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He reached out quickly to Jackson Beck, police Inspector 2: “What's the situation
Jax?" "Scramble." Switching to their informal police code of scrambled images,
reversed meanings, and personal symbols, Beck continued: “Peepers here.
Nobody knew that Jackson Beck was completely tone-deaf. Powell to staff: Reich
apparently found the book accidentally. Stumbled over it while he was looking for
a present for Maria Beaumont. Pass the word. And where's that girl?
We were wrong. D'Courtney had given it to Reich's mother because they were
lovers. It was his love-gift to the mother of his child. Reich was born there.
Jackson Beck uncovered all that, once we had the lead." Crabbe opened his
mouth, then ...
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I was set to give this story five stars throughout most of the book, but the ending threw me off. Way off.
The majority of the story is a detective story; we follow a crime from the angle of the perpetrator, and the investigating police officer. The caper is made all that much more exciting by the existence of people with esp, known as peepers, of which our investigator is one, and our perpetrator is not. A thrilling game of mouse and peeper cat made the book a quick read, and fun to follow. The inclusion of the catchy lyrics the perpetrator has purposely stuck in his head to keep himself from leaking his crime to the psychics around him interspersed throughout the dialog and action was a great touch that really increased the tension through certain parts of the story.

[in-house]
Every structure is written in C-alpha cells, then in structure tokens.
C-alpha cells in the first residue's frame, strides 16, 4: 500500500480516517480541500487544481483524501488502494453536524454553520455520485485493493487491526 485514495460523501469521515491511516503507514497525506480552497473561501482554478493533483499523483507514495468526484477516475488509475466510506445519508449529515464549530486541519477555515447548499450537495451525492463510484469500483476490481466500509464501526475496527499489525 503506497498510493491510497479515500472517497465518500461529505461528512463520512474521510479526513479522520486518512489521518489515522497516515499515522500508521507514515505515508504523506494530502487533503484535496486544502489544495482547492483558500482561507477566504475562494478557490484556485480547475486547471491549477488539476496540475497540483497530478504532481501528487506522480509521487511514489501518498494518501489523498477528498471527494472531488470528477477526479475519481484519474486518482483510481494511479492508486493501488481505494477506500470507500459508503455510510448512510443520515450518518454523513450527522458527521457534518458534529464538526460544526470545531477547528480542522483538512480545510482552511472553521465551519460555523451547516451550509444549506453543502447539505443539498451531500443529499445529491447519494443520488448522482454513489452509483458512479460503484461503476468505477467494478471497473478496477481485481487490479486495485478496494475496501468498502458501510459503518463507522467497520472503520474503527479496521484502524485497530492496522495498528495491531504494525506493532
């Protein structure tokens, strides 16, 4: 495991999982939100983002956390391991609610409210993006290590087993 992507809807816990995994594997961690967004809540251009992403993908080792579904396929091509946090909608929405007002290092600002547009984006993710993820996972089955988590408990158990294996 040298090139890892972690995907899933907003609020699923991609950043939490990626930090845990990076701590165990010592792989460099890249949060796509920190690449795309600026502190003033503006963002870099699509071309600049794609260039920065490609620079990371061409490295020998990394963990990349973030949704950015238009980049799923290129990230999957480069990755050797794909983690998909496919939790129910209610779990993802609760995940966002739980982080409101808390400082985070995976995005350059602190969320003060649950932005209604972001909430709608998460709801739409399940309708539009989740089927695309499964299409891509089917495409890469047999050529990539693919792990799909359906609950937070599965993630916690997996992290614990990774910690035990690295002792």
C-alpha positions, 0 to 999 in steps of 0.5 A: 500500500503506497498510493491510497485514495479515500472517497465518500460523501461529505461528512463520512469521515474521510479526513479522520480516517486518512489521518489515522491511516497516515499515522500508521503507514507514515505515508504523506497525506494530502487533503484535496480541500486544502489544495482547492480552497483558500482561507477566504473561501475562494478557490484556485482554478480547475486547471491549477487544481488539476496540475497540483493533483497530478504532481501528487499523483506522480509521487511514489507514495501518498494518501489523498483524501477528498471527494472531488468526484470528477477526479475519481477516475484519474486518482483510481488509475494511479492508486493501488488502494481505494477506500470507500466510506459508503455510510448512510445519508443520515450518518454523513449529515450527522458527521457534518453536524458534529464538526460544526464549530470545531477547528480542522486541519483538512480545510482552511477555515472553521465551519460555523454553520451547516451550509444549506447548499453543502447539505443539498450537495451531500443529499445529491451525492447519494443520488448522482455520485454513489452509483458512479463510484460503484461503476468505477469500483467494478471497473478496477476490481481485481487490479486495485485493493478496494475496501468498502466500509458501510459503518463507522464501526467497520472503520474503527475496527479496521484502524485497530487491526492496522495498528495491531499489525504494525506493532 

The conclusion however, I felt turned suddenly to a different tone altogether. The plot became less understandable, and the ending somewhat preachy. I suddenly got the impression that the author wrote the whole book as a means to state the exposition. Five stars until the last thirty pages or so.